All of the audio meters in DK’s range are complaint with ATSC, EBU R128 and ITU BS1770/1771 Loudness recommendations, including the newly announced loudness range and relative gate recommendations from the ITU. Customers with existing MSD or PT0 600 series audio meters are being offered a free software update that will enable them to use the new Recommendations.

Alongside its focus on the important issue of loudness, DK-Technologies will also be showing a number of other new innovations including the PT0700R Client Panel - a remote unit for the award winning PT0760M HD/SD Multi-channel Video Waveform Monitor; the PT0740M, an audio-only version of the versatile PT0760M waveform monitor, and the popular PT5300 Compact VariTimeTM Sync Generator.

DK-Technologies can be found at IBC Stand 8:E60. If you would like a demonstration or more information about any of these products, please come and see us.

LIFT Distribution Opens with DK-Technologies

Seattle, WA (Sept 3, 2011) - A new US professional audio and video distributor, called LIFT Distribution LLC, has just opened its doors for business in the town of Kirkland, WA – an eastern suburb of Seattle. The new company, which will specialize in broadcast and live performance technology, has been founded by LIFT AV owner, Steve Palermo, and Audio Agent/3dB Creative founder, Dave Christenson. 

The Seattle-based LIFT crew (L-R: Christenson, Palermo, Ellis, Friesen, Mittleider)

“With LIFT AV, we’ve been extremely successful as a Pacific Northwest dealer and systems design/install company,” explained Palermo. “Moving into a national distribution role was a natural next step and, frankly, one that was heavily encouraged by some of our LIFT AV vendors.” LIFT Distribution will anchor its broadcast division with the DK Technologies brand and its live performance division with the KV2 Audio brand. Other select brands will be announced shortly. 

Richard Kelley, DK-Technologies’ Sales & Marketing Director, commented, “As a proactive company with excellent credentials in the broadcast market, LIFT AV and now LIFT Distribution, is ideally placed to strengthen our US sales channels and introduce many new customers to DK’s outstanding range of audio and video metering products.

Our new DK Meter. especially, is well suited to the US market because it meets the needs of broadcasters and production houses who have been crying out for cost-effective, easy to use metering technology that helps them keep within the new CALM Act guidelines. This latest addition to our range draws on DK’s many years of experience in the audio metering market and addresses all of the issues broadcasters currently have with measuring loudness. What’s more, like all of the meters in our range, this new product can be easily updated to accommodate any new standards that might be introduced in the future.”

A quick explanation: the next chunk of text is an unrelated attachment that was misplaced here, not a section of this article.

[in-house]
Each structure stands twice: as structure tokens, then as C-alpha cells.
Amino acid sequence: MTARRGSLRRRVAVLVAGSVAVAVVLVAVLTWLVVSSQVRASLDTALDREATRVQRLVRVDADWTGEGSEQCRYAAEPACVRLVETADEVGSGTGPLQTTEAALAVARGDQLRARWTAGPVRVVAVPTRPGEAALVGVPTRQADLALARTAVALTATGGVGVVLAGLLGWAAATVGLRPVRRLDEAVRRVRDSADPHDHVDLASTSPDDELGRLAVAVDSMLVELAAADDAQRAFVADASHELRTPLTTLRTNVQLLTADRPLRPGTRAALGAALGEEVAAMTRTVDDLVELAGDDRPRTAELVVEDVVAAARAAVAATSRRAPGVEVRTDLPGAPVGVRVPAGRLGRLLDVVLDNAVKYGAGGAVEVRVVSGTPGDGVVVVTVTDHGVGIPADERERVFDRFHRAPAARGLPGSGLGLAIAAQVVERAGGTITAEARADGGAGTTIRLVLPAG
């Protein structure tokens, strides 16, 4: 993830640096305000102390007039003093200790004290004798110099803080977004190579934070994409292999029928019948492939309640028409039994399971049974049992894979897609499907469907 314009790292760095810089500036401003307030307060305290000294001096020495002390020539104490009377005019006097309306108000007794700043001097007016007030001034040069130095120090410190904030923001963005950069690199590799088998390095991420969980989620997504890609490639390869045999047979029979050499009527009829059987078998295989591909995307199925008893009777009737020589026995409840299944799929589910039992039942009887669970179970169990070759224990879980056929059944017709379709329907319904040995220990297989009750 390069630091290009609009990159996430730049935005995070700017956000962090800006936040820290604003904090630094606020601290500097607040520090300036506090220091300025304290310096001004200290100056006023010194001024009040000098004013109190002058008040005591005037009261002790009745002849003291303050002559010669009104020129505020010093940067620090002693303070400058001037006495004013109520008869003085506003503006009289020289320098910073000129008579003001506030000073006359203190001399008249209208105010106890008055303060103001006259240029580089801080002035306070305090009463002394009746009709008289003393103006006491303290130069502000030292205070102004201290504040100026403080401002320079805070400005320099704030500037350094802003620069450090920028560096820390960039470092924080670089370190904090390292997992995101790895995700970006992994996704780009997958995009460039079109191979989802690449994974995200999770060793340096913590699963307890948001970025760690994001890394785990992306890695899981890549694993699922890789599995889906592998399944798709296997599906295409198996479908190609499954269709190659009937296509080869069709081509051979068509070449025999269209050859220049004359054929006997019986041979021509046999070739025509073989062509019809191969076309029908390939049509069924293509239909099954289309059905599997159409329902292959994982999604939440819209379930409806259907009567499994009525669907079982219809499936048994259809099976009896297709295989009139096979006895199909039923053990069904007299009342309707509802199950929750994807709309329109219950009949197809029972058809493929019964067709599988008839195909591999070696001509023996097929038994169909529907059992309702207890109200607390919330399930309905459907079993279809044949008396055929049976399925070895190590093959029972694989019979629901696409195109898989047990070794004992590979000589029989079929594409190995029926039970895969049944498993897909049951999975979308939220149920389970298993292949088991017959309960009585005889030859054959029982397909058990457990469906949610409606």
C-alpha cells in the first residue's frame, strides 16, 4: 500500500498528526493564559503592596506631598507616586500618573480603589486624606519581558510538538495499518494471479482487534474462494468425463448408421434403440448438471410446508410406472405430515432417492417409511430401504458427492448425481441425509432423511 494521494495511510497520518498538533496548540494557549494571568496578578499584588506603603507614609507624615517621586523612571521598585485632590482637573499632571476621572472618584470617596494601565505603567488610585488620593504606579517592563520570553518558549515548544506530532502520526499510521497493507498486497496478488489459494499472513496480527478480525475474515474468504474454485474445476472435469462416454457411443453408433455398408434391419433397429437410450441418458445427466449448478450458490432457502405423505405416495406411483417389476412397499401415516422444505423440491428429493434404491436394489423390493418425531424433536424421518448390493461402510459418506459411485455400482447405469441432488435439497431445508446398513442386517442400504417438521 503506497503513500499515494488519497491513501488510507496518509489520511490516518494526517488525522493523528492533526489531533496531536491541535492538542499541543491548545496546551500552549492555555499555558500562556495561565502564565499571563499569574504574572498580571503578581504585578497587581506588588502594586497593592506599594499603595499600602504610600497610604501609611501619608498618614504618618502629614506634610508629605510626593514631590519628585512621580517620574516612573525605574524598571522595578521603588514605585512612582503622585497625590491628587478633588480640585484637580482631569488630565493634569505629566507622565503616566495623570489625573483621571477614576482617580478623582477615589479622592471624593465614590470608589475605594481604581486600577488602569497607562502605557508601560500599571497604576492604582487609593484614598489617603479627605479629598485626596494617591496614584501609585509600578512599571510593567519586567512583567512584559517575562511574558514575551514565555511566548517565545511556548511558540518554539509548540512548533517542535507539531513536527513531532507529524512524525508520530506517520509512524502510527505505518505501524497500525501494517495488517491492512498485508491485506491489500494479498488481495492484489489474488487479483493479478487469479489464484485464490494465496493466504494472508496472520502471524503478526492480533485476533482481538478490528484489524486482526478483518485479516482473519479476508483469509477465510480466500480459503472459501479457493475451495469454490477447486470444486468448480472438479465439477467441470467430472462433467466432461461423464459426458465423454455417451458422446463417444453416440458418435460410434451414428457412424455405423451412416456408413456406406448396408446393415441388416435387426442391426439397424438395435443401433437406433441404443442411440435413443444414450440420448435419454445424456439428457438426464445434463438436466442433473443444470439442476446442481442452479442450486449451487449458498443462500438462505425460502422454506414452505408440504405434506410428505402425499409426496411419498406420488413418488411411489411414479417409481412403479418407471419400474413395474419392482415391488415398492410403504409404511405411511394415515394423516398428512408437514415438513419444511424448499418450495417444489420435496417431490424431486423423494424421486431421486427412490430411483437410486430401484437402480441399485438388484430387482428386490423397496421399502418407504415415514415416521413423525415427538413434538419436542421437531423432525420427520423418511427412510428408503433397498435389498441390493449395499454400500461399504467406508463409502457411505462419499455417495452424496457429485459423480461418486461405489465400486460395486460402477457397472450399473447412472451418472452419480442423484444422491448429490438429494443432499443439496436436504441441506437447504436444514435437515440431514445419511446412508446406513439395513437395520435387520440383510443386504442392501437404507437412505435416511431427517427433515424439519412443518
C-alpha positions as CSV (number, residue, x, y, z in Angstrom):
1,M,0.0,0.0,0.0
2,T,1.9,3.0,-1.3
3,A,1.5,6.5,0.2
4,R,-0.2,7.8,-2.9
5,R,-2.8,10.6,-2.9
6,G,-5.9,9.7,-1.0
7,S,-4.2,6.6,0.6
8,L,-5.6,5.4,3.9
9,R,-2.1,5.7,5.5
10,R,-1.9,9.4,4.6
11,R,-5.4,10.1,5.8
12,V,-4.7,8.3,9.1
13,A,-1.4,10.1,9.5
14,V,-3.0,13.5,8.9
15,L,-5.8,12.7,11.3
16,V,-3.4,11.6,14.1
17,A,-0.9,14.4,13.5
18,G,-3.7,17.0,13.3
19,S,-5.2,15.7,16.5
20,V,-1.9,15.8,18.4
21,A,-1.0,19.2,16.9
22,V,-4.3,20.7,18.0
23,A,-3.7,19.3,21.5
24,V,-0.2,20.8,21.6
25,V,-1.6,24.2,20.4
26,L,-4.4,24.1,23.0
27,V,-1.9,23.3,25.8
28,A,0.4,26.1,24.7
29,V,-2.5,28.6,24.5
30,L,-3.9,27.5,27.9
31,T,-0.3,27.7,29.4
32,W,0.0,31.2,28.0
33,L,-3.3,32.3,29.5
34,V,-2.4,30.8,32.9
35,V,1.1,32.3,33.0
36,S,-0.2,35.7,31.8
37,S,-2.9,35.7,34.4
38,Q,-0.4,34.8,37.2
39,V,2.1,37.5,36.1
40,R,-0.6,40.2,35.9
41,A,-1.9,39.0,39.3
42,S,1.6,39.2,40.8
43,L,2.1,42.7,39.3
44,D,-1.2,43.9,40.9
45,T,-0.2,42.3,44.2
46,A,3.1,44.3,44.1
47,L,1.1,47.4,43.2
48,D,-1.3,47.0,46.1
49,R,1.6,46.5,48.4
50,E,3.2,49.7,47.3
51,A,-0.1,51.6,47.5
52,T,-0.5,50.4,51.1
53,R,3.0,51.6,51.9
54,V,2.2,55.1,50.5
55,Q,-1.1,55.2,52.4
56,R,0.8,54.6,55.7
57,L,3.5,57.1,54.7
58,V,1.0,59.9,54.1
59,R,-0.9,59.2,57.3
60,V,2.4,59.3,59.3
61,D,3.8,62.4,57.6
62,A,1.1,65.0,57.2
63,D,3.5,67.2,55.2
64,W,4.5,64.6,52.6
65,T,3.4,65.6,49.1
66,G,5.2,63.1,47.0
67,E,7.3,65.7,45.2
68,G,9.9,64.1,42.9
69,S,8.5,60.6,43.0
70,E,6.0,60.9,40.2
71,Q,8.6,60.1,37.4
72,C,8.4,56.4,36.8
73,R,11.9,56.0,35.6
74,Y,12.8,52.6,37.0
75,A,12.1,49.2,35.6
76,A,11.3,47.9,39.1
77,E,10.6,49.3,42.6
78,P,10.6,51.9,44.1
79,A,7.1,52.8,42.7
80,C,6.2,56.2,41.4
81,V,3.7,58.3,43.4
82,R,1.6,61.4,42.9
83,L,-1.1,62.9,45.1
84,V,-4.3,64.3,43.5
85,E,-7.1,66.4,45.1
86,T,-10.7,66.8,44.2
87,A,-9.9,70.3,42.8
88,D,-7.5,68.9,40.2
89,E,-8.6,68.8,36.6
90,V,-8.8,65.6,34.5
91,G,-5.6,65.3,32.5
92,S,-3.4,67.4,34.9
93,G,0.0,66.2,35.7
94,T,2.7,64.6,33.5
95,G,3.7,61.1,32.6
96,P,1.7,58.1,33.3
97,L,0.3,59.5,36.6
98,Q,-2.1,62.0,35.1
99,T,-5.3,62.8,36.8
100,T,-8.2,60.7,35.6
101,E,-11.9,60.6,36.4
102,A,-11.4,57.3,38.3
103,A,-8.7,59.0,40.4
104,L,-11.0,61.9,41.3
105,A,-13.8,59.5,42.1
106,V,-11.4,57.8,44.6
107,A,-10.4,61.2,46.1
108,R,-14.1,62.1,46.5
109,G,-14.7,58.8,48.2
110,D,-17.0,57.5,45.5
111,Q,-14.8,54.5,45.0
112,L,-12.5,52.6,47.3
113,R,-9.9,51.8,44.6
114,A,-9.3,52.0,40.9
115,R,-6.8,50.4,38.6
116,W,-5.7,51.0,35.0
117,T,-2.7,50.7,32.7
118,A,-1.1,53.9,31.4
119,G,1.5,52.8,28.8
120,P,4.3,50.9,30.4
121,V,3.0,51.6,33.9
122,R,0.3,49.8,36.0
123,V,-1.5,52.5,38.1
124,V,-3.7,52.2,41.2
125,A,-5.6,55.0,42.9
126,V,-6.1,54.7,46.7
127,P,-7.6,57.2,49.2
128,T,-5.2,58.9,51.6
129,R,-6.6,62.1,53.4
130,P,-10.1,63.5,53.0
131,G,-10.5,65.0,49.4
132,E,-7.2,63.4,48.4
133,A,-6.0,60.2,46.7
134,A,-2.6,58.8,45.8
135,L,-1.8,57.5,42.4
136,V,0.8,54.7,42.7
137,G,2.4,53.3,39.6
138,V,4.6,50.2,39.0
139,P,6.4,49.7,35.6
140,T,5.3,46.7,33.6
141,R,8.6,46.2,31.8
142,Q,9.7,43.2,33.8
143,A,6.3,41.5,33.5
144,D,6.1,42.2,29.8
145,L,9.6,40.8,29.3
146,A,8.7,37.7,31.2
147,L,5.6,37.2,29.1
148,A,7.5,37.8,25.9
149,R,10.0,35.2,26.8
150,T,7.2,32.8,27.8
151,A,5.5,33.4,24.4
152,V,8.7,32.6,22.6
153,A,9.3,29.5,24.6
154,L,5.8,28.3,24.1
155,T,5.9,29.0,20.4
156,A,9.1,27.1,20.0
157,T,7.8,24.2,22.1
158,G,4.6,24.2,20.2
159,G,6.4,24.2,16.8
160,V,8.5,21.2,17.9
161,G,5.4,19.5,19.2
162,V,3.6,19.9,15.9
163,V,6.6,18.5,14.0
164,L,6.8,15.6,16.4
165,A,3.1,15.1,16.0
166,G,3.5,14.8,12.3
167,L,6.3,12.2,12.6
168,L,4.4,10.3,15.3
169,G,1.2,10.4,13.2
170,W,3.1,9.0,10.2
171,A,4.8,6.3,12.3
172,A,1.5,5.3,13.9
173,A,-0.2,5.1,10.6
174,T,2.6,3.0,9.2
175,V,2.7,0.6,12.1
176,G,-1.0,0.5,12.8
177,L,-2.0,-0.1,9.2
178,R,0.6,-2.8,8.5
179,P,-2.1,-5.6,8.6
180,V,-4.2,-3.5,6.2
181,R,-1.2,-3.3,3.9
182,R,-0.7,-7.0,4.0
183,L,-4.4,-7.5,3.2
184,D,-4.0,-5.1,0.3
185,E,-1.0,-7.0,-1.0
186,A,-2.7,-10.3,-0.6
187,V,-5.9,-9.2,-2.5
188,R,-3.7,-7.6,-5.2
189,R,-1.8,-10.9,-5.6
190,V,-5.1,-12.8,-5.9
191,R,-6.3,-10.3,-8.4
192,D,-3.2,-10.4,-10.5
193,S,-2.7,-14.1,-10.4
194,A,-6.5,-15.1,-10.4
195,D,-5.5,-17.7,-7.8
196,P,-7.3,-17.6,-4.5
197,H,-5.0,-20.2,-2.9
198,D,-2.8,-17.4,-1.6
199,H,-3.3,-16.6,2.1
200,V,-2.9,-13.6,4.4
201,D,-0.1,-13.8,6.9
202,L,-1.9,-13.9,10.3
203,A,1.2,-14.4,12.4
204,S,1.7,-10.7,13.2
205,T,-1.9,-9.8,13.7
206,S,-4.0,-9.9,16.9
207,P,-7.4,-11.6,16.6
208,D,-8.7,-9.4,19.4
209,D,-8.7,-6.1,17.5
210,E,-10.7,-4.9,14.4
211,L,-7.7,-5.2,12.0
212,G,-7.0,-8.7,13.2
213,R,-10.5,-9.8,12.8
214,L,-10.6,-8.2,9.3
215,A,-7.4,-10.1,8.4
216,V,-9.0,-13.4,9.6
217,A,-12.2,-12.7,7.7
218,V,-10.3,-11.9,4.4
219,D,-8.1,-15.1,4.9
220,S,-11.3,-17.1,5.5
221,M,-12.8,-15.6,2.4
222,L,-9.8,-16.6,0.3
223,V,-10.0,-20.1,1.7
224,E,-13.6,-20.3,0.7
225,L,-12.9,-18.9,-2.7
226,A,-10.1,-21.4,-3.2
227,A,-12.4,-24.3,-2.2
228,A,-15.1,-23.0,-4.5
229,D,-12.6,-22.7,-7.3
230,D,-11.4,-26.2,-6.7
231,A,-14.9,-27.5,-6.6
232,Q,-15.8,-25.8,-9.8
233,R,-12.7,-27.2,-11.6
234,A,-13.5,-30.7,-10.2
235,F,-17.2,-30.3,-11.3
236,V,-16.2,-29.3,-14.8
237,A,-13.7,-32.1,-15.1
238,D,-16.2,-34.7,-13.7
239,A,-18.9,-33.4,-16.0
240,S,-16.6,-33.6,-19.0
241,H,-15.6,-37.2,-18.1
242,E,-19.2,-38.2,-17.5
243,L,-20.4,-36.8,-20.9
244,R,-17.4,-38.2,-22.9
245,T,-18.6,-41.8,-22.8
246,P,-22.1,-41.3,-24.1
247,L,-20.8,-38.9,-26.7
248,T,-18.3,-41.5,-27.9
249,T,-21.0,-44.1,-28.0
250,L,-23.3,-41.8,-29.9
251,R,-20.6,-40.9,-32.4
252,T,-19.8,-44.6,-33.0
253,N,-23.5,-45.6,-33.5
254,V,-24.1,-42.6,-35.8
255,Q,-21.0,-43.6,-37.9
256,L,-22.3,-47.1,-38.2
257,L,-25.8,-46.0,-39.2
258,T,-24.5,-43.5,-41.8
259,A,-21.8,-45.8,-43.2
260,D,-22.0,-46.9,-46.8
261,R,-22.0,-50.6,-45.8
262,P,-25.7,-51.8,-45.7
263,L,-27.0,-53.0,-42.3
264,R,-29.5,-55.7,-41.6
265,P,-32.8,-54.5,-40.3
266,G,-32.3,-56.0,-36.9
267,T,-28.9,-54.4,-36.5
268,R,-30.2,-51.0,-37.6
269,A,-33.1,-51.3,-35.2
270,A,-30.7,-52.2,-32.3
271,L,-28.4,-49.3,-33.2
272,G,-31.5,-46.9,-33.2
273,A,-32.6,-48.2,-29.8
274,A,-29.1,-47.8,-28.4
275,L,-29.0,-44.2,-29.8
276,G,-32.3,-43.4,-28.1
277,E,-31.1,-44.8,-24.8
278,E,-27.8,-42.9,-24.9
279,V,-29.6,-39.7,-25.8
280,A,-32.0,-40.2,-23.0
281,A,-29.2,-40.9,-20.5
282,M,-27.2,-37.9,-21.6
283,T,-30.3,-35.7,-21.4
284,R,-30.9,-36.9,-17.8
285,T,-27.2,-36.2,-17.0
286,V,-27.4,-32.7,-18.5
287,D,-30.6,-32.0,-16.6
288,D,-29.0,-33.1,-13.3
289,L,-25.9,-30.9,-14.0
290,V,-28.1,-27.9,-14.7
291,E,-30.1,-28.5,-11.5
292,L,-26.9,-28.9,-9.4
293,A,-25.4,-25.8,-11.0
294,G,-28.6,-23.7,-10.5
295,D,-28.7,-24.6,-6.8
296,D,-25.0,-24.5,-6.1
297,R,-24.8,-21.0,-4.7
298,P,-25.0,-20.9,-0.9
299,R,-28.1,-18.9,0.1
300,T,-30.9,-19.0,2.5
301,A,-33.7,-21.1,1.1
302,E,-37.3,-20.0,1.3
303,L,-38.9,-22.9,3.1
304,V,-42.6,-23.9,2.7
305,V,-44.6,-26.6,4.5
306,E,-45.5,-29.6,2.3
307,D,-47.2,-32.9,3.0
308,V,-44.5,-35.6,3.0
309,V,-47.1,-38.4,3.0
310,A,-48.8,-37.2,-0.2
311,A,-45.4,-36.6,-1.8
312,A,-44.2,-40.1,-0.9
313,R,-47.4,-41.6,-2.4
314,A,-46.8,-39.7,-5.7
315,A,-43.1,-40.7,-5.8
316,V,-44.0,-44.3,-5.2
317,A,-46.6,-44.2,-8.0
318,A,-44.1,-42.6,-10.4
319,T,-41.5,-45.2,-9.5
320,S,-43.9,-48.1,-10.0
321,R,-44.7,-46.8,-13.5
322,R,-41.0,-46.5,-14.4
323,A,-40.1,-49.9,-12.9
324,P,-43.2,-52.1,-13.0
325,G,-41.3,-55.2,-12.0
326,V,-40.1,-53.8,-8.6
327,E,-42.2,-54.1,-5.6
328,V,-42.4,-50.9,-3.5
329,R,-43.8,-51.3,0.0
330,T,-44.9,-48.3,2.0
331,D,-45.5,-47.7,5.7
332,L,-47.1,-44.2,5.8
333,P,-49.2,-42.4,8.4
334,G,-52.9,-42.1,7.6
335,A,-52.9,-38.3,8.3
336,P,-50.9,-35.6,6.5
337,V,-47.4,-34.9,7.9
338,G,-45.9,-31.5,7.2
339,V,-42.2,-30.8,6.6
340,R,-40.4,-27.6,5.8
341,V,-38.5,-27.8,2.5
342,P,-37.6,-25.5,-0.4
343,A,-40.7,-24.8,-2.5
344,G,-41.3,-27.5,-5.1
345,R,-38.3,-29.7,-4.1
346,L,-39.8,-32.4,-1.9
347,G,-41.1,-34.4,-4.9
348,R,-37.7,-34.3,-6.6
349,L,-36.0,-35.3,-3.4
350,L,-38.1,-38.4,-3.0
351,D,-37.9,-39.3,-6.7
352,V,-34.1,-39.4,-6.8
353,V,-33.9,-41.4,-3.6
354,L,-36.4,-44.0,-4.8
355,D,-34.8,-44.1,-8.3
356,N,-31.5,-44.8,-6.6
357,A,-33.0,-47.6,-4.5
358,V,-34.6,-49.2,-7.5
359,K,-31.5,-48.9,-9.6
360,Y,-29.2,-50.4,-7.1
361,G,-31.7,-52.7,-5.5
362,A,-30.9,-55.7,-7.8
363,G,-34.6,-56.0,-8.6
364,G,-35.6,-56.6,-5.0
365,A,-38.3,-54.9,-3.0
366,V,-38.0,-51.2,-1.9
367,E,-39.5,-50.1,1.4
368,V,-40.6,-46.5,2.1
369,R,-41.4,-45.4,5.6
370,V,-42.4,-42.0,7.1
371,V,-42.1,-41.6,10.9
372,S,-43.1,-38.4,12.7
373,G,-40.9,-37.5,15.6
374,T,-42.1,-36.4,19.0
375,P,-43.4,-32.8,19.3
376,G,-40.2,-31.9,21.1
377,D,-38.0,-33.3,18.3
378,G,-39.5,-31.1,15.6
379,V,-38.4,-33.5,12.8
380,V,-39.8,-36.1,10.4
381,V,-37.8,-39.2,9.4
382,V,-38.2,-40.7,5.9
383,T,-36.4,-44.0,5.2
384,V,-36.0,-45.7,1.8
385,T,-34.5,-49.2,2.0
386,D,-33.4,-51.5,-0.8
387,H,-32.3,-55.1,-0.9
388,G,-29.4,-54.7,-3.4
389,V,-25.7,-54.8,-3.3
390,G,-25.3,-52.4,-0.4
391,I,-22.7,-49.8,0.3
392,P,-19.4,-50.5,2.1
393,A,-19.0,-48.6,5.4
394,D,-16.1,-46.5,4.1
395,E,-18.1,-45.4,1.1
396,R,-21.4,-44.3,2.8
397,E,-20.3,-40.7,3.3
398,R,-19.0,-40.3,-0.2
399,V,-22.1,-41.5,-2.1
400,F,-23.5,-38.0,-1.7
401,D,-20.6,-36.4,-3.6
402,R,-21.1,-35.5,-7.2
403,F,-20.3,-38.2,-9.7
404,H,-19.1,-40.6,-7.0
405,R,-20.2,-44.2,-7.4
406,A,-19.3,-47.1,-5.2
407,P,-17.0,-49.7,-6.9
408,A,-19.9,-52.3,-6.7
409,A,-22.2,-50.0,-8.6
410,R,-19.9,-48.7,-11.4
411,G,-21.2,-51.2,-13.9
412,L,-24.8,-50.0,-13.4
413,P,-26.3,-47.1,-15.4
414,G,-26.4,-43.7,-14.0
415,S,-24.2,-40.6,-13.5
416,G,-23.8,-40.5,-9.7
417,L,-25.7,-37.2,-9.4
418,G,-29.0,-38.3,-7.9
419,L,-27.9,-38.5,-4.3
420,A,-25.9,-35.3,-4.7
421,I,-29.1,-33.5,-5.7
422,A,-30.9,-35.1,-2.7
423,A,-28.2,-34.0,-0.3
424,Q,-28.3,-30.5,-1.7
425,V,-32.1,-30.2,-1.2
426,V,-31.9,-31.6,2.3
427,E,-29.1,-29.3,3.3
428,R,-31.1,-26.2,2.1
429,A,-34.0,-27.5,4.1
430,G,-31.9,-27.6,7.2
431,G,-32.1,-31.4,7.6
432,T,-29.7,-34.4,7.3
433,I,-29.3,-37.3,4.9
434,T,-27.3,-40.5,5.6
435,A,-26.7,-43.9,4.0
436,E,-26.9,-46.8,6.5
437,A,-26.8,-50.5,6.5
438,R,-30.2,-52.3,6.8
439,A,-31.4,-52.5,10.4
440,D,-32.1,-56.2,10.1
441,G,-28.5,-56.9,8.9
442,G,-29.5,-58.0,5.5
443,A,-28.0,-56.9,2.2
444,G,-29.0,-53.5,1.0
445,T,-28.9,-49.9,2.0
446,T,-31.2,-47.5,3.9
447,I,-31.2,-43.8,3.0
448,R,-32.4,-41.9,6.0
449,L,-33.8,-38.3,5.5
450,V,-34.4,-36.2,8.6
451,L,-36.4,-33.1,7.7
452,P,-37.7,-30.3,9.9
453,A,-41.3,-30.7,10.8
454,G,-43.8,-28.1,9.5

“LIFT Distribution will be utilizing a unique web-based business model that combines unilateral pricing policies, direct sales, a highly exclusive US dealer network and superior customer support to become a true value-added partner for our vendors and customers alike,” added LIFT’s Dave Christenson. 

 

DK-Technologies Helps Dramatico Stay Legal

Harlev, Denmark (August 15, 2011) – DK-Technologies has supplied Dramatico Entertainment Ltd, the UK record label set up in the early-1990′s by singer/songwriter/producer/arranger Mike Batt, with an MSD100C loudness meter. Dramatico’s stable of artists incudes the current French “First Lady,” Carla Bruni (below), Marianne Faithful and a wide range of international recording stars. The label is using the ’100C meter to ensure that all its television advertising and promotional campaigns fall within the legal limits for loudness consistency. DK-Technologies’ range of audio metering products are all complaint with the latest loudness recommendations, including ITU 1770-2, EBU R128 and ATSC A85.

Dramatico invested in a DK MSD100C Loudness meter in order to ensure that it stayed within BCAP guidelines on audio loudness for TV commercials. The label, which achieved its first resounding success in 2003 with the phenomenal Georgian singer-songwriter Katie Melua, has its own recording studio, from which it also controls the audio output of all of its television advertising. Andy Page, DK’s UK Director, recommended the MSD100C Loudness meter as it was specifically designed for monitoring audio loudness, “There are many applications where it is necessary to measure and control the perceived loudness of audio signals, but when you are producing commercials that are destined for output via major broadcasters you really have to stay within the recommended BCAP guidelines for loudness or you could incur a fine. DK’s MSD100C Loudness meter is the ideal tool to help broadcasters stay within the law because it tackles the issue of the perceived loudness of the audio signal.”